You are all my sisters and my brothers and I love you- just as you are in this very moment.
I welcome your stories and comments below.
This Post Has 8 Comments
Thank you for the lovely post. It is true that love does conquer all. The simple act of saying “I love you” cuts through all forms of anger and heals immediately. Religions have their purpose and are sign posts usually revolving around the teachings of a self realizes person, but interestingly not set up by them. Always the primary message is love.
There are so many songs that say it so well…. All ya need is love. Why is that so hard for the world to grasp?
Reaching out to you today with thanks, love and hugs.
I came across an interesting analogy when reading the works of Vivekananda, one of the Hindu gurus and philosophers.
He uses the example of the photograph of a loved one, who has passed away. When you see the photo hanging on a wall, it reminds you of the person whom you loved so dearly. You don’t see it as just a piece of paper, with colored ink sprayed on it!
And while some people will require that mental jog of seeing a photograph to be reminded of the loved one, others might be able to recall such memories even without that trigger – while still others won’t ever forget their love, and so don’t need to ‘remember’.
Worship of God is like that.
Some followers need idols, images and physical indicators to focus their mind on the thought of God. Others can manage without a physical object. And yet others will be so involved that they are in a constant state of engagement with God.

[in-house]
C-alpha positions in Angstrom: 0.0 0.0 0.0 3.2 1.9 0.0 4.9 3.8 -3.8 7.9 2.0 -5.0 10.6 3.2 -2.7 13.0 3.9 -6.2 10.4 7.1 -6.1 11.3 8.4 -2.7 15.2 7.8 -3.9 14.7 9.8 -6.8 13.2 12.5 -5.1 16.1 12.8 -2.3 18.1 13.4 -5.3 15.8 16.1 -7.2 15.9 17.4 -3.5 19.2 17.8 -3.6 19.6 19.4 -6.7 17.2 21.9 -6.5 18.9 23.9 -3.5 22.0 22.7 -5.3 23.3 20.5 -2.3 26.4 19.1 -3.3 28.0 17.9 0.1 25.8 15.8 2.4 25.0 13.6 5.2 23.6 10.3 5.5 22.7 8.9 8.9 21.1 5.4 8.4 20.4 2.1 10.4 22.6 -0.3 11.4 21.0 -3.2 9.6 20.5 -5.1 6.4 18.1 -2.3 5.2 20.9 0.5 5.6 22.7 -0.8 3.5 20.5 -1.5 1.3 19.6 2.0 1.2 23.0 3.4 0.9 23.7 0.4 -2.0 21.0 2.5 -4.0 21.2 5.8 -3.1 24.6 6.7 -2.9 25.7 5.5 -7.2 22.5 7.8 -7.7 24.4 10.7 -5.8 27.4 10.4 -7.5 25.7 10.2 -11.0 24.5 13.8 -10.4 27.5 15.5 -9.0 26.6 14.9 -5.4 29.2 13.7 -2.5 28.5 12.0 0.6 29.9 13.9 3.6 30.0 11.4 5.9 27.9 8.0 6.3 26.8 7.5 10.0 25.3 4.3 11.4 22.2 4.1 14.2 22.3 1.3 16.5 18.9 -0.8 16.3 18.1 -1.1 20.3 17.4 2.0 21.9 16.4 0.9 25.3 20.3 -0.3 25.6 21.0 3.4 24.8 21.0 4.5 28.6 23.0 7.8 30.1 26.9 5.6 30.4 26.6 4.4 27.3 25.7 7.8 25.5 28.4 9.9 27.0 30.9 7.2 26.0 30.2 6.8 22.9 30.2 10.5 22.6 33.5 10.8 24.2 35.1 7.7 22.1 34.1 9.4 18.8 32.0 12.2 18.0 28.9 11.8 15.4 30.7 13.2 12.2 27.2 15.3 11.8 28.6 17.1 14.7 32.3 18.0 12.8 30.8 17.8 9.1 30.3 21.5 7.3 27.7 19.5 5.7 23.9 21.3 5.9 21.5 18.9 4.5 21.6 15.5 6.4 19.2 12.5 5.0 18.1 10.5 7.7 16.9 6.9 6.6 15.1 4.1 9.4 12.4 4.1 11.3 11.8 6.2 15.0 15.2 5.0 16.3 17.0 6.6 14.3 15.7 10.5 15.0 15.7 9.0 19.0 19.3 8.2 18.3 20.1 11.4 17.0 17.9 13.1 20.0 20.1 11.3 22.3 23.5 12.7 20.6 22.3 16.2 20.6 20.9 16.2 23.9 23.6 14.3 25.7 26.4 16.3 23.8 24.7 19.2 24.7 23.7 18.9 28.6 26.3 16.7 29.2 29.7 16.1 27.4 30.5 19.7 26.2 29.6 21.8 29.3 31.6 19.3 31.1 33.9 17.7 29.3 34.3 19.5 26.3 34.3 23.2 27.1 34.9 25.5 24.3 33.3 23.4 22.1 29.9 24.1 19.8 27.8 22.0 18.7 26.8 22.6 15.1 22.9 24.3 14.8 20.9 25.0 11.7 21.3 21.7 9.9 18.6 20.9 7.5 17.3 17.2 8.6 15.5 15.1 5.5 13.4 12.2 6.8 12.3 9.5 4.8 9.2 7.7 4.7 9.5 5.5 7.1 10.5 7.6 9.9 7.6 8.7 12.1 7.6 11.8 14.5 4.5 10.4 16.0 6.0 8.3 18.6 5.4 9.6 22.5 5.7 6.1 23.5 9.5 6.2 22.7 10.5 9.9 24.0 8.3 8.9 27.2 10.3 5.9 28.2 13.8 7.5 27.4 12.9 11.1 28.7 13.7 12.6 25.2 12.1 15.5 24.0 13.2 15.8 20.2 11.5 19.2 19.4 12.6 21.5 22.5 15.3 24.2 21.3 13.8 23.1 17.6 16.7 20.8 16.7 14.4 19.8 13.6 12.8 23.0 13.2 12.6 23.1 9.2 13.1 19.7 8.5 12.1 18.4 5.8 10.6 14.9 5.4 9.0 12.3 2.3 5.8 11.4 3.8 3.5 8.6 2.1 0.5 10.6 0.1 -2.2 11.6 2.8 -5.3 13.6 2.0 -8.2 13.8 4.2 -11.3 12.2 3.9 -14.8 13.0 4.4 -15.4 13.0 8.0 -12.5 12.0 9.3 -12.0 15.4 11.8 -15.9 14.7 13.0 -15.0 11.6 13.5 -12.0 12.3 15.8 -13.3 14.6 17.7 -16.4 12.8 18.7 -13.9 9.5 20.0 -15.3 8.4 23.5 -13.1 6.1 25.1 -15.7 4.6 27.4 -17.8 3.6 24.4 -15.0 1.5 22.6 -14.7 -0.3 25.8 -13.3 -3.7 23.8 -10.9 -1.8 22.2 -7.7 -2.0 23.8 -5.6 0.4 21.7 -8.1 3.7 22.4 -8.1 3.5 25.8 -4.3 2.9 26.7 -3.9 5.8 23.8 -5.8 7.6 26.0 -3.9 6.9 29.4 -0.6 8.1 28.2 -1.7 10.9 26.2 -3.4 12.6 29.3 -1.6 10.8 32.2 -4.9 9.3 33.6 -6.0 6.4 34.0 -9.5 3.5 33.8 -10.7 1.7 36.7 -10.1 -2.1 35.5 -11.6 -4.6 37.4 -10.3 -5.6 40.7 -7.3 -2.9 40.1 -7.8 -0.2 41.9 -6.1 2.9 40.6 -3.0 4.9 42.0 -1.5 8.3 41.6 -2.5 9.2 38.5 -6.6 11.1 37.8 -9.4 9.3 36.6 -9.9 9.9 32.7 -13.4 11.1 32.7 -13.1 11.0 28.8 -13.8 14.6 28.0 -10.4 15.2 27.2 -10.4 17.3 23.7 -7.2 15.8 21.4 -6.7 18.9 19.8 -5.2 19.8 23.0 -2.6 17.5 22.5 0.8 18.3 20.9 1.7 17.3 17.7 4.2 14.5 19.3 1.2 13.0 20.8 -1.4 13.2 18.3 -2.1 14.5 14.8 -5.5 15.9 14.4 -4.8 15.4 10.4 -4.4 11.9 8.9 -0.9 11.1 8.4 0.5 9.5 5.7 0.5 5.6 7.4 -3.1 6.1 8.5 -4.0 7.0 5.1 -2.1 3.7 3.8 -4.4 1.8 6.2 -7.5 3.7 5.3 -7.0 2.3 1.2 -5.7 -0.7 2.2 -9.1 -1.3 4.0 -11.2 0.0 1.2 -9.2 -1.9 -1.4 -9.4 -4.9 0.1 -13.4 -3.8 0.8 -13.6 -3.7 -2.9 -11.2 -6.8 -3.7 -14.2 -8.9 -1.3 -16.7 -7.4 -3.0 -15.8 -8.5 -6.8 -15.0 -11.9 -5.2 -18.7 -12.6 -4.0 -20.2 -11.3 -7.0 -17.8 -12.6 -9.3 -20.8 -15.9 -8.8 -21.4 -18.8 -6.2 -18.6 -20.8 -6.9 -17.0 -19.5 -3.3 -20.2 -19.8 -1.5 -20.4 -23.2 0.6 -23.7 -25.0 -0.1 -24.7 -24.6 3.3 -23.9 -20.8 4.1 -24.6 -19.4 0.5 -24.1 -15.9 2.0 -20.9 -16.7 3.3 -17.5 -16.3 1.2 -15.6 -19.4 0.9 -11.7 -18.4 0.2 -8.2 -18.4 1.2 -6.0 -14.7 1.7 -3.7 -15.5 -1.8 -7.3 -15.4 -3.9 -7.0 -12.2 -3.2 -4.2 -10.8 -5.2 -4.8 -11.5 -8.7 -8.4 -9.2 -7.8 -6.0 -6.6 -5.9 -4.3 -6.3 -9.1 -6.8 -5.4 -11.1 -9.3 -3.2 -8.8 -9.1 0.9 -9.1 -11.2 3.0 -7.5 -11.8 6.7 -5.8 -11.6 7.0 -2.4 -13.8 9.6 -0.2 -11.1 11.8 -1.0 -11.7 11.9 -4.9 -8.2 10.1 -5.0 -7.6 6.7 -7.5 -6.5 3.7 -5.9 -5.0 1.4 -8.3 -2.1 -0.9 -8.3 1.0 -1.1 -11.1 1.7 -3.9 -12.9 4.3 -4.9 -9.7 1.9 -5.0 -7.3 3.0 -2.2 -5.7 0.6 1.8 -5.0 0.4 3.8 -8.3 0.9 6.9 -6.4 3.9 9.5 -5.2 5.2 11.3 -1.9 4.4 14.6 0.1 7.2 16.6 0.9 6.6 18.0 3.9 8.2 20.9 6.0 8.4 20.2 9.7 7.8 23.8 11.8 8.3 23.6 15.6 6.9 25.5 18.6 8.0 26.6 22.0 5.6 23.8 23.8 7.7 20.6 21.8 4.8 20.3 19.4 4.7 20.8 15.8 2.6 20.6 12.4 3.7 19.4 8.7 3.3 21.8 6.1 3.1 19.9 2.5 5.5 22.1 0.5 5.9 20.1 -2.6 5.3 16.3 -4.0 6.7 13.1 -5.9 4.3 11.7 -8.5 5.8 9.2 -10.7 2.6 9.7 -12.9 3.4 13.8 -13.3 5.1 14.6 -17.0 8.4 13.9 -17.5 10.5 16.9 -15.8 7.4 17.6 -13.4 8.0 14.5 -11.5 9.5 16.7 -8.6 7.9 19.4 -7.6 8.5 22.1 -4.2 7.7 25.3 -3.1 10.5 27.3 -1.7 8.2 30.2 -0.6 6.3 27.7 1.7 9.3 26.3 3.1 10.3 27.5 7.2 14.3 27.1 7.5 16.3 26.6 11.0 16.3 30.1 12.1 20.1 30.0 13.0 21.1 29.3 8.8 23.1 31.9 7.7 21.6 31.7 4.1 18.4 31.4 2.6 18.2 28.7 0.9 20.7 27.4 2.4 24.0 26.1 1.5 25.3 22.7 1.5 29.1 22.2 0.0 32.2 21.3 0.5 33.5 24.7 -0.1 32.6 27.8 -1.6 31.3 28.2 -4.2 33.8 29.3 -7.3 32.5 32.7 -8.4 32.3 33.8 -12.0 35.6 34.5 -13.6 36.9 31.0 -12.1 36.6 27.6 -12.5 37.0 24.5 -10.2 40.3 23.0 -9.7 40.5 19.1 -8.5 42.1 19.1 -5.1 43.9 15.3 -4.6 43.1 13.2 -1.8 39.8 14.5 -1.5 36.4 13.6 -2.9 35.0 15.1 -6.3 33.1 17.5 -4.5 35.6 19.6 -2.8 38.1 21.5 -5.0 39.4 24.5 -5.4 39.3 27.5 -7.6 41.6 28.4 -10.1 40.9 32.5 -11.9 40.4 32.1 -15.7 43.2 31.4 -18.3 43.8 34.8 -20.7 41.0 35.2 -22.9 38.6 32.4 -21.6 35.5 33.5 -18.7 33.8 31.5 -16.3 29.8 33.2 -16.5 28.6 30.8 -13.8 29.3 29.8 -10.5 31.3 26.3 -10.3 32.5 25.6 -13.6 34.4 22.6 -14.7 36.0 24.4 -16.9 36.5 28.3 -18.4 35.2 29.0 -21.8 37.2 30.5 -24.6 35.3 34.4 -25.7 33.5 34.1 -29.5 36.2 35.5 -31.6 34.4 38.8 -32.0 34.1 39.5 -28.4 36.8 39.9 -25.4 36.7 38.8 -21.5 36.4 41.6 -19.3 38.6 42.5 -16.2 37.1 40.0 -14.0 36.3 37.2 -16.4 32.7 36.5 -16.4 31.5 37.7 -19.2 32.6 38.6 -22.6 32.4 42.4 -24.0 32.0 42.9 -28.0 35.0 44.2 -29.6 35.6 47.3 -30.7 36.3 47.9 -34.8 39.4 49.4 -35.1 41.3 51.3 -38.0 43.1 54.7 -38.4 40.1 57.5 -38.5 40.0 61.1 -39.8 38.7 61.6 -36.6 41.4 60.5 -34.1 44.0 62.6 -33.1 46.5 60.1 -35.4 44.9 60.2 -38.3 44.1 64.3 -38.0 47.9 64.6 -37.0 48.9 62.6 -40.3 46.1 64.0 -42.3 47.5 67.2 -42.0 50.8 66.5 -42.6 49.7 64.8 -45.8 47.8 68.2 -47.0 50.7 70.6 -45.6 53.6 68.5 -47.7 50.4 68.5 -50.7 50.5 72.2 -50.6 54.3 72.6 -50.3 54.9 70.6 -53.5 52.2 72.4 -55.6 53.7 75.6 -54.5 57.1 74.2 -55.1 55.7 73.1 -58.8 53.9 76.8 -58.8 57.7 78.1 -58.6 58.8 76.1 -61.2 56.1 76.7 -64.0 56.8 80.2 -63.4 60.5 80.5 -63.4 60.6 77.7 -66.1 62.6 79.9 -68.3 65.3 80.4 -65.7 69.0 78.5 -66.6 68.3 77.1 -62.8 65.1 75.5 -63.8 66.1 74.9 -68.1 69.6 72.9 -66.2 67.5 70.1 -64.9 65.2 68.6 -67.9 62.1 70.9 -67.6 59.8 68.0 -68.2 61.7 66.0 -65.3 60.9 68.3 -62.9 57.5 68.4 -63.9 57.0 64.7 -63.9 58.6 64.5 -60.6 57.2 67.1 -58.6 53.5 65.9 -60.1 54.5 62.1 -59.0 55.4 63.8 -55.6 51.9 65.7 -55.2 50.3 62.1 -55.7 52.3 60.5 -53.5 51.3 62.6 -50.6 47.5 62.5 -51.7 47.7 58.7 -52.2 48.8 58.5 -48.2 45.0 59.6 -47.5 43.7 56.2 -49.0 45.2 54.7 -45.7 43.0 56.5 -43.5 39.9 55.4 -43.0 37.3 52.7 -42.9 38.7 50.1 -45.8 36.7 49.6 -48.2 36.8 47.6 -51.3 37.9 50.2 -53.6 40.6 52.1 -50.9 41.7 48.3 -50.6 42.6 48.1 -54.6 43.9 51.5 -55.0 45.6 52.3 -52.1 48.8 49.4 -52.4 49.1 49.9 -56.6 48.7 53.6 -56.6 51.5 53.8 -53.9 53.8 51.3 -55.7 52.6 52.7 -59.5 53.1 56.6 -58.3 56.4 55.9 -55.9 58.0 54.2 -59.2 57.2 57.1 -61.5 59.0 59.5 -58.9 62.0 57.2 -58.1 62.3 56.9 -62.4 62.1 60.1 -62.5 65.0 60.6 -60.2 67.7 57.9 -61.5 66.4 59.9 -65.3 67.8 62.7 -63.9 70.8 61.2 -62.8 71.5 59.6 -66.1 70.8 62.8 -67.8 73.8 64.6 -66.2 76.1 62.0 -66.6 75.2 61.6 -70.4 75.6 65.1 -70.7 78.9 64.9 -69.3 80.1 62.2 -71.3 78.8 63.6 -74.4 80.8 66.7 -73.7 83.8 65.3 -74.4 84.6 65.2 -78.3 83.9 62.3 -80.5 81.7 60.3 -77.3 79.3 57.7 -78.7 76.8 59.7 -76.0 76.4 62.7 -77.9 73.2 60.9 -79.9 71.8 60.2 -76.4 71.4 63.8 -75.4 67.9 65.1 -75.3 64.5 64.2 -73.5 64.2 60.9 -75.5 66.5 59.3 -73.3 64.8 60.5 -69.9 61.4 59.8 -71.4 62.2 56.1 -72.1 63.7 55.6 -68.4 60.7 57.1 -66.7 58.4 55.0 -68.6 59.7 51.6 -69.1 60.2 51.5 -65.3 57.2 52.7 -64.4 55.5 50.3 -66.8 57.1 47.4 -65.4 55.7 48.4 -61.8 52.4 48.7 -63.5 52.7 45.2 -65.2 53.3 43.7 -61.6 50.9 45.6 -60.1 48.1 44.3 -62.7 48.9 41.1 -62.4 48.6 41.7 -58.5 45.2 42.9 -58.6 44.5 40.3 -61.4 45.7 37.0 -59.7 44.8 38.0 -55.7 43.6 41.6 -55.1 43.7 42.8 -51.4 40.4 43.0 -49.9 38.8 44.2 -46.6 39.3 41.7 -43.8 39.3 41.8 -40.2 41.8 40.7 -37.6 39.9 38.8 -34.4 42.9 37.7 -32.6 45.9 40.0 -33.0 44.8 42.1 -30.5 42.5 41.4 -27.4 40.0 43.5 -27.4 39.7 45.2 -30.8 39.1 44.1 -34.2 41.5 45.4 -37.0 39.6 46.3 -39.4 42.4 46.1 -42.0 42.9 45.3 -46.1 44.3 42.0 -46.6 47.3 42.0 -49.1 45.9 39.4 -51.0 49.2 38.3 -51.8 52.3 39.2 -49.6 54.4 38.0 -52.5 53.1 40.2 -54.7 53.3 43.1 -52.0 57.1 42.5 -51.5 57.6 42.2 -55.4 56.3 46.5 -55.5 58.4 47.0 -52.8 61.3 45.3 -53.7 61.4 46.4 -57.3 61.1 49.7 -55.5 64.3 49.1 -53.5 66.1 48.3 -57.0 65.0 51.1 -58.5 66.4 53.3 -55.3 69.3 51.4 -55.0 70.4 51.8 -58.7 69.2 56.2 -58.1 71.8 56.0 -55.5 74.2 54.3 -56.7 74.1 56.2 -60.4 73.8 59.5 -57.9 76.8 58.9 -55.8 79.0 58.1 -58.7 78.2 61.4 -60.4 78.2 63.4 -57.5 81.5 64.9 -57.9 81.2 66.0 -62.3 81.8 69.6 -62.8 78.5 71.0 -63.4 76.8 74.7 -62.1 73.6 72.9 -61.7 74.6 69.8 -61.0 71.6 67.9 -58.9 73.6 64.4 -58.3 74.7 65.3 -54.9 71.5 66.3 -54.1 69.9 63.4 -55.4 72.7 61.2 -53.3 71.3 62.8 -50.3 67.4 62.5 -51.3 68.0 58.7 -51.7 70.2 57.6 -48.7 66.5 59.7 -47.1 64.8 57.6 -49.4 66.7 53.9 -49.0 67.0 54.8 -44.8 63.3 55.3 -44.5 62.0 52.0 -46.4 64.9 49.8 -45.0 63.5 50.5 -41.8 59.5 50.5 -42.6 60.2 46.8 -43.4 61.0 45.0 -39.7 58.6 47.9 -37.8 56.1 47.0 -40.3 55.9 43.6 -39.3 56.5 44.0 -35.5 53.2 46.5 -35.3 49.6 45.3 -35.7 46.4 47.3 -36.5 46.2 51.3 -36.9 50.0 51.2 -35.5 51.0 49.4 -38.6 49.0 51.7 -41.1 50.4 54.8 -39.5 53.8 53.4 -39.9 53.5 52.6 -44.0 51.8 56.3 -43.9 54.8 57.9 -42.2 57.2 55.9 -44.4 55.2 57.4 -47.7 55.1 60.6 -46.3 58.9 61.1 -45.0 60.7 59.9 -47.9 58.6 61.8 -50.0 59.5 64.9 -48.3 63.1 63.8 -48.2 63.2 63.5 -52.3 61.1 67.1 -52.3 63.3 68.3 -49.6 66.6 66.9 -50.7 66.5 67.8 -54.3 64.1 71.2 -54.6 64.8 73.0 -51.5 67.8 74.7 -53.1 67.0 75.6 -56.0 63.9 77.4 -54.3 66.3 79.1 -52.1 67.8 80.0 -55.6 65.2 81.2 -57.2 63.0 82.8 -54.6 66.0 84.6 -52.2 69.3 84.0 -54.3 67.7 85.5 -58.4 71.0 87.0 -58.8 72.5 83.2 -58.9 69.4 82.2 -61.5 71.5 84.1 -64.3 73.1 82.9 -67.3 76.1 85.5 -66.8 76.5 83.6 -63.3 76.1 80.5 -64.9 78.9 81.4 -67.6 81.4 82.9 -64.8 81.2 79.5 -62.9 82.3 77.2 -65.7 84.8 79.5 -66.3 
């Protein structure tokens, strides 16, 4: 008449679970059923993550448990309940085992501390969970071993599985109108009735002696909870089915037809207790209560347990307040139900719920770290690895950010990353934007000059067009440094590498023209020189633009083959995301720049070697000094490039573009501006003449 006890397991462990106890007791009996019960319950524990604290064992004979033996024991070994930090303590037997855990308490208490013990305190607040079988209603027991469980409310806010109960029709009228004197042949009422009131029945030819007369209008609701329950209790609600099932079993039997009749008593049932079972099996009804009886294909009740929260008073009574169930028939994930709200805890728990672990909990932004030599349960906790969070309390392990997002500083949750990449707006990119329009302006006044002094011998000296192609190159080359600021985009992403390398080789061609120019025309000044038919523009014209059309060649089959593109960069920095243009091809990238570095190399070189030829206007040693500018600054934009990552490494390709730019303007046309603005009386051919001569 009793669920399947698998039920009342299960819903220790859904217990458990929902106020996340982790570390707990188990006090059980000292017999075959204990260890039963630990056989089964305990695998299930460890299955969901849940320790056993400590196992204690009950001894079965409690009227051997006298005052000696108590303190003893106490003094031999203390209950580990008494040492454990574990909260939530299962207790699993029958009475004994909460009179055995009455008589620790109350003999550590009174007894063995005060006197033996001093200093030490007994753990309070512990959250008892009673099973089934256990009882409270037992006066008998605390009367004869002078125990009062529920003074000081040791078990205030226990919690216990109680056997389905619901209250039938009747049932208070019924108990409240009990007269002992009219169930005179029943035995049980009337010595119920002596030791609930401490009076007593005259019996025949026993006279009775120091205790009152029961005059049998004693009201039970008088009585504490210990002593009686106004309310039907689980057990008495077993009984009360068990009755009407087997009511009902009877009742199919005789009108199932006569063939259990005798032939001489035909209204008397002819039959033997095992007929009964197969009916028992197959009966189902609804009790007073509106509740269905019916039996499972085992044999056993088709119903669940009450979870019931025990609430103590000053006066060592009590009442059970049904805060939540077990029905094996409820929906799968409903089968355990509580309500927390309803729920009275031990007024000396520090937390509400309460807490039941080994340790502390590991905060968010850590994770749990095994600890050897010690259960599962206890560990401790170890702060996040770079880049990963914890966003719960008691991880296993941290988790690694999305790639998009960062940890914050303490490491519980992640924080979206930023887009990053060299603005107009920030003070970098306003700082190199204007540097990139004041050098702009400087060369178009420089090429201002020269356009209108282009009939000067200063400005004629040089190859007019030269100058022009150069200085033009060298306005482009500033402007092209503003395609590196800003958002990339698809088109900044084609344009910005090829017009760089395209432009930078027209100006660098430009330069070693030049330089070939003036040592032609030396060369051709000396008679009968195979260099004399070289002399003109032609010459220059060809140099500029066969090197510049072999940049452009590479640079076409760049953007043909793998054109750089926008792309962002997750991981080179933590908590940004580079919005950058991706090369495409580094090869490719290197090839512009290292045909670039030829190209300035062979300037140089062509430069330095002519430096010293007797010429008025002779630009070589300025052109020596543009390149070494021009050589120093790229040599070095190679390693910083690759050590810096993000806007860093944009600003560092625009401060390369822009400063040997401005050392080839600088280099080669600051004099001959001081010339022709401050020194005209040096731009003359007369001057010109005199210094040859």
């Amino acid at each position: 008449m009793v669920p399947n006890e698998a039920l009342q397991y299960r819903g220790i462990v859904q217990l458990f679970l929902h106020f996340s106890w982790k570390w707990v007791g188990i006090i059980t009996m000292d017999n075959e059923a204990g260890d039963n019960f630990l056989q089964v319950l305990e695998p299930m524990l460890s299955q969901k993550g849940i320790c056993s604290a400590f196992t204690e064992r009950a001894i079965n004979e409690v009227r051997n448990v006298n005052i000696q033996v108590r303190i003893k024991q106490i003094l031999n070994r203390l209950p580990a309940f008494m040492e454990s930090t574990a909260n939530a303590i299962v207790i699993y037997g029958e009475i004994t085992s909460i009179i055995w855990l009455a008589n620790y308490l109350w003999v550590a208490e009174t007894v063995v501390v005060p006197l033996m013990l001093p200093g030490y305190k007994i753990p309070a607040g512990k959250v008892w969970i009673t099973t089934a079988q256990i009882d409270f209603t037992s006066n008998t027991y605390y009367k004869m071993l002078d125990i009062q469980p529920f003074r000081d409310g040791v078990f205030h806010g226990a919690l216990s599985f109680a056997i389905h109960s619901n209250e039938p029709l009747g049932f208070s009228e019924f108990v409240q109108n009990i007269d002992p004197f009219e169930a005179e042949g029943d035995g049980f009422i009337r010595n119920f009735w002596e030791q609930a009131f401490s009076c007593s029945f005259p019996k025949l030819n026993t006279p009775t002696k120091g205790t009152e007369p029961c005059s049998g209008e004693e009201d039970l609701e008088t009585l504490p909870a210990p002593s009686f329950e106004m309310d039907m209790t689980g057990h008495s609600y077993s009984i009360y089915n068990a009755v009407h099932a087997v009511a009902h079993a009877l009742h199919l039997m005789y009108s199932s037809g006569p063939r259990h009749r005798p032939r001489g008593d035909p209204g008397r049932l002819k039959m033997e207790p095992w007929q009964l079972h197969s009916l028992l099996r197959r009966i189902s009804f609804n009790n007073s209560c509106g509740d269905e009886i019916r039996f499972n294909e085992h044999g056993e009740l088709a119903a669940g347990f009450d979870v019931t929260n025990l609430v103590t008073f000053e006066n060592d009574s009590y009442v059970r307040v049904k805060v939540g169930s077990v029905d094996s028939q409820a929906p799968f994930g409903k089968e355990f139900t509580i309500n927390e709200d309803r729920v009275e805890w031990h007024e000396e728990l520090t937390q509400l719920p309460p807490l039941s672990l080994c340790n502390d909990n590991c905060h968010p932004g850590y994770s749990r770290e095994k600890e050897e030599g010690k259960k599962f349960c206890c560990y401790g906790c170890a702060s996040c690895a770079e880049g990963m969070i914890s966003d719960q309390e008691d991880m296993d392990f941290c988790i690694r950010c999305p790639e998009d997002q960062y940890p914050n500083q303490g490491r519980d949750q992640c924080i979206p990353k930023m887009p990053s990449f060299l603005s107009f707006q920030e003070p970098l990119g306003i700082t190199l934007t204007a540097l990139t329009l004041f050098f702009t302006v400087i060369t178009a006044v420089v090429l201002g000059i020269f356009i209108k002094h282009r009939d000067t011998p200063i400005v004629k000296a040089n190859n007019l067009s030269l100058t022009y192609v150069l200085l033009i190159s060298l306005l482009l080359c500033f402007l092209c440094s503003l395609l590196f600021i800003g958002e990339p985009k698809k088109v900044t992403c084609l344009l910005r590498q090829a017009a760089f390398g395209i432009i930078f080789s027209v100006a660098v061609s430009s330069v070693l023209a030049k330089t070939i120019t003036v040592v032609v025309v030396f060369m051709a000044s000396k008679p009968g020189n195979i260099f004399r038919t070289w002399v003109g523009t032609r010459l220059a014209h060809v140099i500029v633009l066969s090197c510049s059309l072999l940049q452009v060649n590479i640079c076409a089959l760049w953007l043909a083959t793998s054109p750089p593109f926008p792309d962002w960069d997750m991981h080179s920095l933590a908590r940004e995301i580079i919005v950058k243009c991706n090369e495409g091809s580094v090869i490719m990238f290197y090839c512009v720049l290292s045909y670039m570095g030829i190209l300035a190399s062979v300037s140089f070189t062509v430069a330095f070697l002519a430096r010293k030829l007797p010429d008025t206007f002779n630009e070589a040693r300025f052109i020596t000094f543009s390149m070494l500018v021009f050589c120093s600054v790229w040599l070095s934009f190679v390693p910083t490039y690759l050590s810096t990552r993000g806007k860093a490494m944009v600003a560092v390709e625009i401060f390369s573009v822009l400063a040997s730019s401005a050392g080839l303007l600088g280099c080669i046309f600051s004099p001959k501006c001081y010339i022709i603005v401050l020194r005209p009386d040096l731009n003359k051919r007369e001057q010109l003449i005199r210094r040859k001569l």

And no matter where on the scale we are, whether we believe we are on a ‘higher’ plane than others or ‘lesser’, we must learn to accept and respect the others – because, ultimately, we are all on the same path to seeking God.
That teaching, imbibed at an early stage in my spiritual development, has helped me remain very tolerant of religious diversity. And since, I’ve found many teachers of scriptures of various religions saying the same thing in slightly different ways… but the diversity of the learners’ minds also ensures that it will be learned, understood and interpreted differently.
And isn’t that, too, an example of the diversity we should embrace – and accept?
Dear Dr. Mani,
Yes, it is. Diversity abounds, and I personally believe that’s a good thing.
I greatly appreciate your comments on this blog. It was a difficult one to write. As always, your brilliance shines through.
Dr. Mani, the world is a better place because of you. Thank you for being in my life.
Good post Gail. I am glad to see so much time and thought was put into writing an article on something everyone is faced with from time to time. You are right on. Keep it up. I am glad to see the inspiration continues to grow.
Great to hear from you. Glad you liked the post.
The inspiration will always continue to grow. Thanks for being a part of the beginning of IMT.
Hugs to you,
This couldn’t have been better said, Gail, thank you for always saying it so well. And of course, for identifying yourself as a sister on a similar path, ultimately to love and for love. How blessed we are in that moment when we are truly aware of how un-alone we really are. <3
This is a wonderful post Gail, and I think there are a great many more of us today that share your thinking than there may have been twenty or even ten years ago. I’m very grateful to see daily the reflection of a world waking up to Love and detaching from the old habits of judgment and contempt prior to investigation.
I’ve had a lovely little inspiration come to me in recent weeks that aligns very well with your post here – one that I’ve had posted up on Facebook for a bit: “There is no sense spending time arguing over Truth. Truth has countless languages, yet ultimately one translation. Our time is well spent as humble students of the Translator within.”
Thank you for continuously sharing the Light that we ALL are.
Great big hugs. ~ Patrick